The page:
Even though inflation in the U.S. has come down, the U.S. administration maintains that easing up now will only bring higher prices back with a rush and force another, more severe, period of tight money. This is the view of Bank of Canada Governor Gerald Bouey, as well. And Bouey's rejection of an independent interest rate policy is based on fears that such a course would also bring the C$ under even more downward pressure.
As Bouey has said, if we decide to let the C$ go, it's hard to say how far it would drop. An article on page one of this issue describes one economic model that projects a C$ worth US66 cents by 1986 if Canadian interest rates were permanently kept just one percentage point below what they otherwise would be, based on the Bank of Canada rate. The study estimates that inflation, primarily because of the higher cost of imports, would be 2.5 percentage points higher every year.
It is extremely difficult to forge a made-in-Canada interest rate policy without regard to U.S. rates. West Germany has had some success in this because its inflation rate has been low and it is moving toward a current account surplus. For Canada, with two thirds of our trade with the Americans and a large movement of capital across the border, an independent policy under present circumstances carries grave risks.
Nonetheless, the federal government can do more than wait upon a decision by President Ronald Reagan to get U.S. interest rates more in line with what the Americans have accomplished in their inflation rate (the gap is extraordinarily wide). Every possible effort should be made to increase investor confidence in Canada. As Alberta Premier Peter Lougheed said last week, it's not only the Canada-U.S. interest rate differential that determines the value of the C$ - it's also the general attitude investors have of Canada as a place to put or leave their funds.
Certainly Ottawa should stop giving off negative vibes to investors - both foreign and domestic. As The Post has said before, the government is perceived as interventionist and cool toward the private sector. From the National Energy Program through to the November budget, federal policies are too often restrictive, negative and excessively regulatory.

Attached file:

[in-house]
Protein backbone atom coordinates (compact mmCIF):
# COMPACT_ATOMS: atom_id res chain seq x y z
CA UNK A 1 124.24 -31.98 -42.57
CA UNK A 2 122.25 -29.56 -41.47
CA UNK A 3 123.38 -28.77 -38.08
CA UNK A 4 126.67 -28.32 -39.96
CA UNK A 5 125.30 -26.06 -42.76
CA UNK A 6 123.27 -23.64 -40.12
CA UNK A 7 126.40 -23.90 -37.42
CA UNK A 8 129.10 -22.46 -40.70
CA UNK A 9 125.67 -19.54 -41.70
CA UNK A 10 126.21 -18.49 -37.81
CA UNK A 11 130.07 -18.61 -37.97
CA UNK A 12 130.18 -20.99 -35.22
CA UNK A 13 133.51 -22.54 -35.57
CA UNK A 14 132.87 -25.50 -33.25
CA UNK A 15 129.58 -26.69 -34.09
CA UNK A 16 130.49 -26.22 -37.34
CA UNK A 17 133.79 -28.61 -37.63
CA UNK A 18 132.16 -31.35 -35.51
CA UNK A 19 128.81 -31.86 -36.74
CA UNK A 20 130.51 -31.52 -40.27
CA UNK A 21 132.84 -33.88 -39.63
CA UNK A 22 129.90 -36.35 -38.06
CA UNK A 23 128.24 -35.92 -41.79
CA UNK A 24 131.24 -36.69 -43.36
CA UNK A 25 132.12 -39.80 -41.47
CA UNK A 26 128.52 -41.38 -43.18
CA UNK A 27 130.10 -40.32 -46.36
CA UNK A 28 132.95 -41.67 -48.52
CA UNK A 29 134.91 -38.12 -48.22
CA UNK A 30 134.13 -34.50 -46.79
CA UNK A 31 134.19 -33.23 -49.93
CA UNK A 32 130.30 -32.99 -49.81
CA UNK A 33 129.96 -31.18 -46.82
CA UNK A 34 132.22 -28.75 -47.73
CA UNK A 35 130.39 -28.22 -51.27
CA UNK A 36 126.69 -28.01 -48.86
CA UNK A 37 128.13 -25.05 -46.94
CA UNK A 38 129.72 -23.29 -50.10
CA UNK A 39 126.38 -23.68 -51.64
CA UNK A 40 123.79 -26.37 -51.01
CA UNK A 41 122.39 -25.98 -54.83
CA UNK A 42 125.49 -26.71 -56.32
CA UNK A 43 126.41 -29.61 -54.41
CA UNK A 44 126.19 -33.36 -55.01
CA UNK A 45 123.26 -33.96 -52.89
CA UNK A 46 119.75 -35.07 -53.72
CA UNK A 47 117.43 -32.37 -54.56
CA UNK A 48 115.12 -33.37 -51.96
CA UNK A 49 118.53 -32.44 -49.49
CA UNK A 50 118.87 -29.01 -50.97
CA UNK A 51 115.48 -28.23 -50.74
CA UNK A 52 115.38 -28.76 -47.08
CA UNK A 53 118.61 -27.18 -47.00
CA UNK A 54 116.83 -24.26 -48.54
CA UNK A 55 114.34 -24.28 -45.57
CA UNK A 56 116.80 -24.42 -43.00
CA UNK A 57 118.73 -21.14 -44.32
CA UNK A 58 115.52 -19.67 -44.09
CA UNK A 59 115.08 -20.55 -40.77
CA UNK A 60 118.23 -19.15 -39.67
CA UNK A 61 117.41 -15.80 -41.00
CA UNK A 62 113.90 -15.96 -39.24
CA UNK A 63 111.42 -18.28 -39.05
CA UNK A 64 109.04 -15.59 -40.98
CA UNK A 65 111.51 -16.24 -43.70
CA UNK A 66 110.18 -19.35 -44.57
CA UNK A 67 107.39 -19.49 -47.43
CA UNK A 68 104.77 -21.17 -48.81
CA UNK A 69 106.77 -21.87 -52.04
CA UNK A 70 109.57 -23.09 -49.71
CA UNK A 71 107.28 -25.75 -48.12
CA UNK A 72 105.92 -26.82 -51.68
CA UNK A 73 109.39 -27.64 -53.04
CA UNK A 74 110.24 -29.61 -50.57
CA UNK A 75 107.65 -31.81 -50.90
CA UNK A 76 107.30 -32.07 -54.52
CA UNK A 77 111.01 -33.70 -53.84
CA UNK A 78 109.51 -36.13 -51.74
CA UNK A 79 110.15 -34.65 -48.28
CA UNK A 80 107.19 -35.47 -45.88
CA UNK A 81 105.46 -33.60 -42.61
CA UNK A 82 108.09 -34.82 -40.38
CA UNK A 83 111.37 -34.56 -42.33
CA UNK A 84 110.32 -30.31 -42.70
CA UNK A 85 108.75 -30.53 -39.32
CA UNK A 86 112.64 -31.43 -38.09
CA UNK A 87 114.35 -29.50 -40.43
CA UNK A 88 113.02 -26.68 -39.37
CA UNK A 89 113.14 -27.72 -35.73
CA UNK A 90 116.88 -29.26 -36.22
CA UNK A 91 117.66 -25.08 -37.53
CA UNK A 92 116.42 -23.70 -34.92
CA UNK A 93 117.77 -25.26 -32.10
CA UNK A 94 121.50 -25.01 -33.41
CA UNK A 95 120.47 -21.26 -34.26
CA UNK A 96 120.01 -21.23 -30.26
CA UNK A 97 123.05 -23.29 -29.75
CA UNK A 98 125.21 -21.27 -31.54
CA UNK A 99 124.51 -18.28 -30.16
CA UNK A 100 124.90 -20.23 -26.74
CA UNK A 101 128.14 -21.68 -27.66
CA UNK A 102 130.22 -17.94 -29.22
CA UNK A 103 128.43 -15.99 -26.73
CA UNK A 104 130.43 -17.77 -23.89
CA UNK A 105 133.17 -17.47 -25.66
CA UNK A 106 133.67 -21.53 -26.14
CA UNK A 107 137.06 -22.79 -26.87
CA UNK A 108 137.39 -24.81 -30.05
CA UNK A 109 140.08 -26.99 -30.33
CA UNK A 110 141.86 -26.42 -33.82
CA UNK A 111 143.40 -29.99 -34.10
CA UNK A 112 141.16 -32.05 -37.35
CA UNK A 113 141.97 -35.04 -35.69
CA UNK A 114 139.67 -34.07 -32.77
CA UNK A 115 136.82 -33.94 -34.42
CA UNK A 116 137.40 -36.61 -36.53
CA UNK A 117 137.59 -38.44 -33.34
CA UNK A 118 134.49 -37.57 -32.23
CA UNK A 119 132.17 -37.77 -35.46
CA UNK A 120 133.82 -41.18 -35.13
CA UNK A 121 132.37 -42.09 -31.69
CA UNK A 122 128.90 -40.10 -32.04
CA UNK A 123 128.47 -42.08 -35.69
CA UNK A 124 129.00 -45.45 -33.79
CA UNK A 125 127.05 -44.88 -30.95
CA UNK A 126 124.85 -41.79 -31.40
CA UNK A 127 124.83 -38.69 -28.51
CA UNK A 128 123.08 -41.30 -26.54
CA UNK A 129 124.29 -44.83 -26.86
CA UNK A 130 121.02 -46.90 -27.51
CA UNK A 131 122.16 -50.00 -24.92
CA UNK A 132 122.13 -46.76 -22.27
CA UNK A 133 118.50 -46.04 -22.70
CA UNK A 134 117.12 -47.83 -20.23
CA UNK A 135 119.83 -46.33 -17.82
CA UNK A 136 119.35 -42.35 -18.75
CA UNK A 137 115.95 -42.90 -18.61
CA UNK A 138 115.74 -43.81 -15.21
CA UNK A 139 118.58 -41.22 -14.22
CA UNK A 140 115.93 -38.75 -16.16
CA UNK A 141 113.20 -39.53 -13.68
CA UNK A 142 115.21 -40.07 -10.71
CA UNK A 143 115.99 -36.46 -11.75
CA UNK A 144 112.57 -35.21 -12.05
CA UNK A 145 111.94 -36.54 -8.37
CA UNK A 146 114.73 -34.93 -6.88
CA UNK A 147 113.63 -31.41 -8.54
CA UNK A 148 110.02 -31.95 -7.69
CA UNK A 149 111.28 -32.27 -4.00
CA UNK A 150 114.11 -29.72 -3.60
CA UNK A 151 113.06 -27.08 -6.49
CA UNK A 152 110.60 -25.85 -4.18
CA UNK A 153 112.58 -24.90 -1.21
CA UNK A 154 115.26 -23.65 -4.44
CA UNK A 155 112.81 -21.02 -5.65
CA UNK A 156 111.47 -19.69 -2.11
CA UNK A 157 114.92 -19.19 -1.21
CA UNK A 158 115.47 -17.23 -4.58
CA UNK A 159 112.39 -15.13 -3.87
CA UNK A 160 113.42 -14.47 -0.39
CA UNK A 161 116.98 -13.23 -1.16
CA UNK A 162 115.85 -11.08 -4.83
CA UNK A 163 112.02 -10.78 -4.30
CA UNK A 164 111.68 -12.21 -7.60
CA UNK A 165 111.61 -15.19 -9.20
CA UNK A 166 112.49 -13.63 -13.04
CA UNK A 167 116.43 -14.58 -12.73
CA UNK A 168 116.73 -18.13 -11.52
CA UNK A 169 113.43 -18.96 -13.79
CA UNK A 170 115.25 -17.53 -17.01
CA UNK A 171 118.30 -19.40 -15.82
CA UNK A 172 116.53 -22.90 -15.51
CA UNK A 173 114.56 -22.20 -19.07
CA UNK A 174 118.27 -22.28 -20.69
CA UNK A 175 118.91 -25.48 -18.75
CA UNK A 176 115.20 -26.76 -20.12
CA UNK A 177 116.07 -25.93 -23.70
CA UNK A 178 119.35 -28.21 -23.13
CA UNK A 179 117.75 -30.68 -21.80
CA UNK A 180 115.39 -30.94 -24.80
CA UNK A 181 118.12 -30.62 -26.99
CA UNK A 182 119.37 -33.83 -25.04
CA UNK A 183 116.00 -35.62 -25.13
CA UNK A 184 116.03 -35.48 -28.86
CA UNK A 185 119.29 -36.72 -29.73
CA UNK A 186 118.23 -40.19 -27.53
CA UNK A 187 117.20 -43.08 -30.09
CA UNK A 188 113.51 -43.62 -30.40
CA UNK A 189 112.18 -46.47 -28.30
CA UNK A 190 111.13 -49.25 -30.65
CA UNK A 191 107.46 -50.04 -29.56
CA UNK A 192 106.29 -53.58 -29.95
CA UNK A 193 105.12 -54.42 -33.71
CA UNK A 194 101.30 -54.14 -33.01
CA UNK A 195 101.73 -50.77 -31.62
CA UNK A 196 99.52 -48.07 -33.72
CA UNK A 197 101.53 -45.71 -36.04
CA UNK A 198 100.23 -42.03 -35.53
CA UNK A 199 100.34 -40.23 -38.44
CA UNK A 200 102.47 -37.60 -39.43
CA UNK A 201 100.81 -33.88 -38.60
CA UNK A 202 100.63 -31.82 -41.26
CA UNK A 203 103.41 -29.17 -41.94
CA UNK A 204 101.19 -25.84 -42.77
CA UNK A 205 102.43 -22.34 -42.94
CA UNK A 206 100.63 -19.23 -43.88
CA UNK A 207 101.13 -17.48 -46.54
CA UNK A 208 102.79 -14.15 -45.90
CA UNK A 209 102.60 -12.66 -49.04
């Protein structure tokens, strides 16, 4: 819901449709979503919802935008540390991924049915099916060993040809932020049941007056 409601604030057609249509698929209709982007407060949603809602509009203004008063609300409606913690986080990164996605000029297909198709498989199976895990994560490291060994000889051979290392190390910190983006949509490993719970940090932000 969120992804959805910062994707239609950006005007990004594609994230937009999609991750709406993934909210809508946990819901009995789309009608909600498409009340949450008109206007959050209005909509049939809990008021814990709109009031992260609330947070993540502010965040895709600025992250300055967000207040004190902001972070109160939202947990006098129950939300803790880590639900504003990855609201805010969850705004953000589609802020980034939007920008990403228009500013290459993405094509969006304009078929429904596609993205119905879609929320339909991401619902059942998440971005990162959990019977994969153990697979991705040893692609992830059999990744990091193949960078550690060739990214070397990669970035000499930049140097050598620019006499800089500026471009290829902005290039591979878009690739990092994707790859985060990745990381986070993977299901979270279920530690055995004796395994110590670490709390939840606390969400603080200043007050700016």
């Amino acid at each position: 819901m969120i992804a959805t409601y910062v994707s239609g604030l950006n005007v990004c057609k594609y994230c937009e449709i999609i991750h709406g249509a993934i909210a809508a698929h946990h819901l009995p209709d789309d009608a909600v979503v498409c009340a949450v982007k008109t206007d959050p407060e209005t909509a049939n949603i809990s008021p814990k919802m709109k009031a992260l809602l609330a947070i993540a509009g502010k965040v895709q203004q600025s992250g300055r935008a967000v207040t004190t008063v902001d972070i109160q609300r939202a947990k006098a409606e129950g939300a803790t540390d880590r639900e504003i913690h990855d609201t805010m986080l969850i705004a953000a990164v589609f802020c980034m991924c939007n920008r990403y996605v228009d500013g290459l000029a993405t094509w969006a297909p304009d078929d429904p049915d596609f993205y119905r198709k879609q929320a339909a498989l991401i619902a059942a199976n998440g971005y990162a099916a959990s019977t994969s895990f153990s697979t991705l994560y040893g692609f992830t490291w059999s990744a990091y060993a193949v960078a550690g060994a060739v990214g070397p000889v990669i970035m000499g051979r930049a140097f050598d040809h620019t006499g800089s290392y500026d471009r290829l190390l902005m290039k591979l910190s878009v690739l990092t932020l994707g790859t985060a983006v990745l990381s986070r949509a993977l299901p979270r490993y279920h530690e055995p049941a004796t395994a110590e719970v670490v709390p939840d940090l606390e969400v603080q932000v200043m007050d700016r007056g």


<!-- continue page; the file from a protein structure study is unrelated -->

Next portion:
The folly of emphasizing Canadianization measures, when at this point in the economic cycle we need to encourage productive capital inflows, is obvious. Even the British, for example, are unhappy with the Foreign Investment Review Agency. Trade Secretary Lord Cockfield says British firms have backed away from investment in Canada because of Fira's complexities and the delay in decisions from it. Streamlining Fira's procedures would be one way of signaling that we are not anti-foreign investment.
Along with creating a more favorable investment climate, Ottawa should be moving on other fronts to assault inflation. A tax-incentive program that would reward productivity improvement would be helpful. The federal government should also join in the effort being made by some of the provinces to limit wage increases in the public sector.
The Versailles summit is history. No miracles emerged. We must rely on the tools we have at hand to make our own progress toward economic recovery.
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Revised: June 3, 1995
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